“The Living Record” – 13A – “Royal Youth”

Those who believe the Earl of Oxford wrote the Shakespeare poems and plays aren’t the only ones who’ve noticed that the Sonnets address the younger man (Henry Wriothesley, Earl of Southampton) as a prince of the royal blood.

The Shakespeare scholar G. Wilson Knight made this observation in The Sovereign Flower of 1958 and, more thoroughly, in The Mutual Flame of 1962; but since he was operating within the traditional Stratfordian paradigm, he was forced to conclude that the poet must have used such royal imagery in a strictly metaphorical context.

Here are some of Wilson’s remarks from the works cited above:

“The Sonnets regularly express love through metaphors from royalty and its derivatives, using such phrases as my sovereign, thy glory, lord of my love, embassy of love, commanded by the motion of thine eyes

“At their greatest moments the Sonnets are really less love-poetry than an almost religious adoration … Royal images recur … The poet addresses the youth as lord of my love, to whom he sends a written ambassage; he is my sovereign and the poet his servant or slave

“The loved one is royal…

“He is crowned with various gifts of nature and fortune, especially all those beauties whereof now he’s King.  Like a sovereign, he radiates worth, his eyes lending a double majesty … Our final impression is of love itself as king, of some super-personality, the Sun … The associations are just, since the king, properly understood, holds within society precisely this super-personal and supernal function …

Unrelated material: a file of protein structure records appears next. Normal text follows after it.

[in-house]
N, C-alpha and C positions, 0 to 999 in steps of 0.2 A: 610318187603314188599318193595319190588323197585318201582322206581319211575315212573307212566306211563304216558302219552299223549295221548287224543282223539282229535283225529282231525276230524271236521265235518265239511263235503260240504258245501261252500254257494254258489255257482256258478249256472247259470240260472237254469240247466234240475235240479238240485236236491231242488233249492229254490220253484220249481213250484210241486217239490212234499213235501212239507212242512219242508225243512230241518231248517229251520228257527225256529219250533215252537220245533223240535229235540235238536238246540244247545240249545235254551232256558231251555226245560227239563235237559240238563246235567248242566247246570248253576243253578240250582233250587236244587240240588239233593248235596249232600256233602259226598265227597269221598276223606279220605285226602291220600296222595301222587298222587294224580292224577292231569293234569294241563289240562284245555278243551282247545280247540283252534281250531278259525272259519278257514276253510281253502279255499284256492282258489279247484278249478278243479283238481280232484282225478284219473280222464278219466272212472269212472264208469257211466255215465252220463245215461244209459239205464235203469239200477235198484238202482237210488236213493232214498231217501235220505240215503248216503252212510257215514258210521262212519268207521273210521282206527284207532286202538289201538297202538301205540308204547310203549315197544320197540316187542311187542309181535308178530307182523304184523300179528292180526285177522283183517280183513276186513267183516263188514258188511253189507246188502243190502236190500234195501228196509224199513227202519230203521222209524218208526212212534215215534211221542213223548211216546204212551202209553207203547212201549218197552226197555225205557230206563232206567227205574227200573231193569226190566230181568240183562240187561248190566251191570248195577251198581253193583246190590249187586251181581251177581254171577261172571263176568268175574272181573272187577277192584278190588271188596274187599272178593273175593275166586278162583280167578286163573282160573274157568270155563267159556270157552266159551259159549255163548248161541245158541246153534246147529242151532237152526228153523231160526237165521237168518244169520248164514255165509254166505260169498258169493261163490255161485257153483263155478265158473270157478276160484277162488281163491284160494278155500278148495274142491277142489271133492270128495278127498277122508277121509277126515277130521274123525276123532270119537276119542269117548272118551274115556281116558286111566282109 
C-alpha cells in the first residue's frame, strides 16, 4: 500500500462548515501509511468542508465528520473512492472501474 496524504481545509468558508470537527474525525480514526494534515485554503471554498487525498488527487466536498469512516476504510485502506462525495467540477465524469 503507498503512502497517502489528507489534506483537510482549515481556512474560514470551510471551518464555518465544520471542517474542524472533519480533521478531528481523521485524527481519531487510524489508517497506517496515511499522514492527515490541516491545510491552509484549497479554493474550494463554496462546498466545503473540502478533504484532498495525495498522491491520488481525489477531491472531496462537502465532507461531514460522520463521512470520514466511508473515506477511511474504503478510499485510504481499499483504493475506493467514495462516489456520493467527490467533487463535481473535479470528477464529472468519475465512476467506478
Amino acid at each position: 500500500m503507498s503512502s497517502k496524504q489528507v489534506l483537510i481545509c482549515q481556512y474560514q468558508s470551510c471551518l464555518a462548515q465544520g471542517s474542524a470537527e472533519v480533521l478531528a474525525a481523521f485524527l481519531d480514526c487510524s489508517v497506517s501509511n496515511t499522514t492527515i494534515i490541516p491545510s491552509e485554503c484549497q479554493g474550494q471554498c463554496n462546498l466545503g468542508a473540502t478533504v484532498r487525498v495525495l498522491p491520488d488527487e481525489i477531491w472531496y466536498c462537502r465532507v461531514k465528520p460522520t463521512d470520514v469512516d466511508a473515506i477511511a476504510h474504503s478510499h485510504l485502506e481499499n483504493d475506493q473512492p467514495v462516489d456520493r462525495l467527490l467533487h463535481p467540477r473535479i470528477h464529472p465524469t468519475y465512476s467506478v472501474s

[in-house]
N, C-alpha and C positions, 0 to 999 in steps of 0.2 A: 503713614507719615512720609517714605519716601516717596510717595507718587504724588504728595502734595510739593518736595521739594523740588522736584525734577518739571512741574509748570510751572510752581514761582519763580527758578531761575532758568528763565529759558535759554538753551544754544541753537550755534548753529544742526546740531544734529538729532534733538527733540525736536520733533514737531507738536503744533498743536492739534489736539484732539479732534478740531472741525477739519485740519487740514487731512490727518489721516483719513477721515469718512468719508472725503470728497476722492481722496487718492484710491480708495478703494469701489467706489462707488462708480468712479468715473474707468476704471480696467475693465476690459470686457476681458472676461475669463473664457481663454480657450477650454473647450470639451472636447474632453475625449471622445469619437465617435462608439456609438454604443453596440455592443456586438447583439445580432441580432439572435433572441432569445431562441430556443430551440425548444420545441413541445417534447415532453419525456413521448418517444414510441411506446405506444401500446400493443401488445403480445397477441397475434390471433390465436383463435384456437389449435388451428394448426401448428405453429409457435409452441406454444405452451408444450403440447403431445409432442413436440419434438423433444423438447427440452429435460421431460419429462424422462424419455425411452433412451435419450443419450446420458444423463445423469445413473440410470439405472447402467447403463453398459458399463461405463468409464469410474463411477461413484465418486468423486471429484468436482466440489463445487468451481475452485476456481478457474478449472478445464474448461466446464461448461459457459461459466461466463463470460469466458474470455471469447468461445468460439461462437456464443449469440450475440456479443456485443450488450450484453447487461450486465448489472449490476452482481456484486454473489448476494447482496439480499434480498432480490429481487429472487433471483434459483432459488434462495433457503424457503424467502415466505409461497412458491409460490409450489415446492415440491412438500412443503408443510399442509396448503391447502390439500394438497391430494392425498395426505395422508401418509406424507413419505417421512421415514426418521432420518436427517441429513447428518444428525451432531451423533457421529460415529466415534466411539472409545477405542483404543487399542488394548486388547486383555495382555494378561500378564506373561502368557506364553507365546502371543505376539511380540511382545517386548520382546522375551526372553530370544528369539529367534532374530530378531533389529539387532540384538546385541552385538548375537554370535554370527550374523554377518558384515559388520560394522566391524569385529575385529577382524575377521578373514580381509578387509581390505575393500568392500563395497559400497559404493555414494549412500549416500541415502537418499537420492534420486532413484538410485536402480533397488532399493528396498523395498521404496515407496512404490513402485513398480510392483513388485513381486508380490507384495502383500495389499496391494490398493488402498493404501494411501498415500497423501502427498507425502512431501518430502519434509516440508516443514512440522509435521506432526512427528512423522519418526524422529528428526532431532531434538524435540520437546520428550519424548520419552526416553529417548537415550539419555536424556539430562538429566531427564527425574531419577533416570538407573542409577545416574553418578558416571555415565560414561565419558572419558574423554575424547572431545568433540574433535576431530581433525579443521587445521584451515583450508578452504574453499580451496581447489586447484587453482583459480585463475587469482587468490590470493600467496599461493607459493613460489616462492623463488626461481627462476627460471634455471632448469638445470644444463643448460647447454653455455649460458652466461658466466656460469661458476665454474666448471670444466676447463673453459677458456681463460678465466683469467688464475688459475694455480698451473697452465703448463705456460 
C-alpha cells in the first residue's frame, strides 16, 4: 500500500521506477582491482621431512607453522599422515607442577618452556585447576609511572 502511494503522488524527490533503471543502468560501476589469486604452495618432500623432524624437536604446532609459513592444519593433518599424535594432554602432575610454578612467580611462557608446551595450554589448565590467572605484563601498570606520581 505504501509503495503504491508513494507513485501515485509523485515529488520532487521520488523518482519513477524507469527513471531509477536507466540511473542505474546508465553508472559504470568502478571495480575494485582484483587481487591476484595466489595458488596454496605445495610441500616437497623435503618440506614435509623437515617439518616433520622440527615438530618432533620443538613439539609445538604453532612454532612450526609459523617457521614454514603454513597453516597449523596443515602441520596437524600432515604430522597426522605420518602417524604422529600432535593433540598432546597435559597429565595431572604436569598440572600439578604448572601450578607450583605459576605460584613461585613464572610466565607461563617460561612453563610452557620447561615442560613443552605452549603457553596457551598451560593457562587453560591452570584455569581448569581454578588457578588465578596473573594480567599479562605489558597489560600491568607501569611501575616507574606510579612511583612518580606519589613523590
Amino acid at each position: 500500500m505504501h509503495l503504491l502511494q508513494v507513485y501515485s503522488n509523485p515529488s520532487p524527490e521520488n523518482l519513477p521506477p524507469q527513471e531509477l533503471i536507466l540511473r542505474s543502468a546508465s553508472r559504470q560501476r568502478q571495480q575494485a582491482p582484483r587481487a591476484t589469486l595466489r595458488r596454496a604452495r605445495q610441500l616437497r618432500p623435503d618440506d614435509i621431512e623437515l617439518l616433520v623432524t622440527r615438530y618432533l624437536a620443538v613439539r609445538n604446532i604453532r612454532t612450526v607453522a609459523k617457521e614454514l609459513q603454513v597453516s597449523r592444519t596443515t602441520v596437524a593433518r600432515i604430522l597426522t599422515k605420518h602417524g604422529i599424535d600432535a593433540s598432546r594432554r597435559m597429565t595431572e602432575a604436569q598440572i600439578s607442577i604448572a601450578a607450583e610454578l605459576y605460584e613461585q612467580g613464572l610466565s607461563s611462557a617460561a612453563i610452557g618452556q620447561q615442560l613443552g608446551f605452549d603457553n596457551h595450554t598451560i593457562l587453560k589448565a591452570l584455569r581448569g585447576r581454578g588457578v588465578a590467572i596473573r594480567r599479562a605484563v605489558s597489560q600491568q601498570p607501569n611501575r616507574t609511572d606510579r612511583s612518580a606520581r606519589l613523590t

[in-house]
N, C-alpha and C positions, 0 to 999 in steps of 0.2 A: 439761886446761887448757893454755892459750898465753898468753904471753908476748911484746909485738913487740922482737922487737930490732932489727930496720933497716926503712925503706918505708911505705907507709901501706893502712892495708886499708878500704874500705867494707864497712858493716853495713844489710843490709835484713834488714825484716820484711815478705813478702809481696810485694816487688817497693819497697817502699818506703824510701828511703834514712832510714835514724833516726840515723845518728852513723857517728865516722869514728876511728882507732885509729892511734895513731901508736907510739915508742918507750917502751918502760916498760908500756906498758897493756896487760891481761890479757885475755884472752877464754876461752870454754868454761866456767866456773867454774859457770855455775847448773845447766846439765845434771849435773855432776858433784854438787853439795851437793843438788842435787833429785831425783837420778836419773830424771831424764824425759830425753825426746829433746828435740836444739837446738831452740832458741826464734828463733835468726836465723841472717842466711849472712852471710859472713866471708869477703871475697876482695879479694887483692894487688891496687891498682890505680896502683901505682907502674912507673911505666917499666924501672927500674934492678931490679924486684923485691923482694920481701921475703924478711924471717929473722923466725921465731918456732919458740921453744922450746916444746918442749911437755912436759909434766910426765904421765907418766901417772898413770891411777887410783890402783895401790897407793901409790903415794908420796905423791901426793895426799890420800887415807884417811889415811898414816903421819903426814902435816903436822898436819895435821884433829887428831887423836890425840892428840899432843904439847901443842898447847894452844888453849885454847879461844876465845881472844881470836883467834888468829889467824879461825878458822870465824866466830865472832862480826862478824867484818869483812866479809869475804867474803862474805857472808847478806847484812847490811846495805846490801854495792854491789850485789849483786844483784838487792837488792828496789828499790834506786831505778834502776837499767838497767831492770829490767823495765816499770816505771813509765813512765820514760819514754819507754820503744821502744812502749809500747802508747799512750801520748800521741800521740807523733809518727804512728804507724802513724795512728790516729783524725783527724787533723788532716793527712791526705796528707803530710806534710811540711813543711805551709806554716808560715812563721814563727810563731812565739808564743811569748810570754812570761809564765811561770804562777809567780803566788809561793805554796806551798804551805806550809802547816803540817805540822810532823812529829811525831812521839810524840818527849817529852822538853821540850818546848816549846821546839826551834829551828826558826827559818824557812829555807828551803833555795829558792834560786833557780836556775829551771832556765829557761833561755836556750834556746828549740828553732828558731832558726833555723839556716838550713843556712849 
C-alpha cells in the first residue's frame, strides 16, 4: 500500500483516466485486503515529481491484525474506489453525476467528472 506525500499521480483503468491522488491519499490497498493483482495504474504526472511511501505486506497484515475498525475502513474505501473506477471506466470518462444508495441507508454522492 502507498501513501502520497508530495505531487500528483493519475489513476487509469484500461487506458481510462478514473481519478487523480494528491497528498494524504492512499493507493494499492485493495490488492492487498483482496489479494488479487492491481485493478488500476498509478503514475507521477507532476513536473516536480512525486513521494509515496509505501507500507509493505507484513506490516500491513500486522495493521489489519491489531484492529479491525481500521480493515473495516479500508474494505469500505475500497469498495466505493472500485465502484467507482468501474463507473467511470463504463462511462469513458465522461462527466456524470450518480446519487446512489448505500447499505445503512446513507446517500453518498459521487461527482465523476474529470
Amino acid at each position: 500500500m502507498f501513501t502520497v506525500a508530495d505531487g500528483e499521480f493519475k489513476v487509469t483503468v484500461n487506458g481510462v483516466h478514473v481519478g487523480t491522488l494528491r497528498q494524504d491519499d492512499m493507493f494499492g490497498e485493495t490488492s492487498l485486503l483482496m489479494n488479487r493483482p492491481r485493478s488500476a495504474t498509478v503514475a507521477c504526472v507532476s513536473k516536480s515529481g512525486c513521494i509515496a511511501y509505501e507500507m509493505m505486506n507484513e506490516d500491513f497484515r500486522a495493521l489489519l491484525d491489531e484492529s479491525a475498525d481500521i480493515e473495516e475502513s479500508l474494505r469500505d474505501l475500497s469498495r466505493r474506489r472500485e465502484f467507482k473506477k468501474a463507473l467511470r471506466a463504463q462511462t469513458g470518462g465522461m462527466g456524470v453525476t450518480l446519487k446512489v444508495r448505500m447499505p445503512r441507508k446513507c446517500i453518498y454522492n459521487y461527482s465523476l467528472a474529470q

“Kingship is naturally golden, and golden impressions recur with similar variations in use … The Sun is nature’s king, and also pre-eminently golden.  Throughout Shakespeare king and sun are compared … With the Fair Youth, the association of that Sun, thine eye comes easily enough…

“We have various clusters of king, gold, and sunKing and gold come together in the gilded monuments of Princes; and sun and gold, when the Sun’s gold complexion is dimmed in the sonnet, “Shall I compare thee to a Summer’s day,” or the young man graces the day and gilds the evening in place of stars.  We may have all three.  So great Princess’ favorites are compared to the marigold opening to the Sun’s eye …

“These impressions are not just decoration … That the poet of the Sonnets was deeply concerned with such themes is clear from the many comparisons of his love to kings and state-affairs.  His very love is felt as royal and stately.  The Sonnets are the heart of Shakespeare’s royal poetry.”

This perception fits right into the hypothesis that Oxford was addressing Southampton as a devoted father-and-subject to his beloved son-and-prince…

But since there’s no way it can fit into the orthodox view of “Shakespeare” as a flesh-and-blood man, traditional scholars are akin to travelers within a maze who come to a wall and have no other choice but to turn around and go back … back again to the drawing board … a treadmill these scholars have endured for centuries.

How could it hurt to learn about the life of Edward de Vere, Earl of Oxford, who played a very real and dynamic role in the English renaissance of literature and drama leading up to “Shakespeare” in 1593…

Published in: Uncategorized on January 7, 2009 at 6:42 pm  Leave a Comment  

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